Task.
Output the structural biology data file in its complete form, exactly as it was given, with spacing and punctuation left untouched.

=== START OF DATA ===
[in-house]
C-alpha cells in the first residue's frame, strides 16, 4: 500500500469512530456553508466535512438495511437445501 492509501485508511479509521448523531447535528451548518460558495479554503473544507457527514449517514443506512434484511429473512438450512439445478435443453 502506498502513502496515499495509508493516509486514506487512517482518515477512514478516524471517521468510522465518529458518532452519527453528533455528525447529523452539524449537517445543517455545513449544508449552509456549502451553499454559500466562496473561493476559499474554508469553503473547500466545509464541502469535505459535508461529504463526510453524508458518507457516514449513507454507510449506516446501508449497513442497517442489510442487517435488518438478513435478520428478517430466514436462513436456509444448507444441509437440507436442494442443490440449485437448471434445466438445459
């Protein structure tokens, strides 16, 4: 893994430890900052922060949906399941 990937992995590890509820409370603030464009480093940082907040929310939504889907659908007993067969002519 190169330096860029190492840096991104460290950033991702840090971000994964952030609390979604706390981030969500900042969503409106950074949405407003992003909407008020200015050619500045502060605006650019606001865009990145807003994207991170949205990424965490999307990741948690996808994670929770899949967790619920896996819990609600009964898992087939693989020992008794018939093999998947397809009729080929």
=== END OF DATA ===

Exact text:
[in-house]
C-alpha cells in the first residue's frame, strides 16, 4: 500500500469512530456553508466535512438495511437445501 492509501485508511479509521448523531447535528451548518460558495479554503473544507457527514449517514443506512434484511429473512438450512439445478435443453 502506498502513502496515499495509508493516509486514506487512517482518515477512514478516524471517521468510522465518529458518532452519527453528533455528525447529523452539524449537517445543517455545513449544508449552509456549502451553499454559500466562496473561493476559499474554508469553503473547500466545509464541502469535505459535508461529504463526510453524508458518507457516514449513507454507510449506516446501508449497513442497517442489510442487517435488518438478513435478520428478517430466514436462513436456509444448507444441509437440507436442494442443490440449485437448471434445466438445459
């Protein structure tokens, strides 16, 4: 893994430890900052922060949906399941 990937992995590890509820409370603030464009480093940082907040929310939504889907659908007993067969002519 190169330096860029190492840096991104460290950033991702840090971000994964952030609390979604706390981030969500900042969503409106950074949405407003992003909407008020200015050619500045502060605006650019606001865009990145807003994207991170949205990424965490999307990741948690996808994670929770899949967790619920896996819990609600009964898992087939693989020992008794018939093999998947397809009729080929």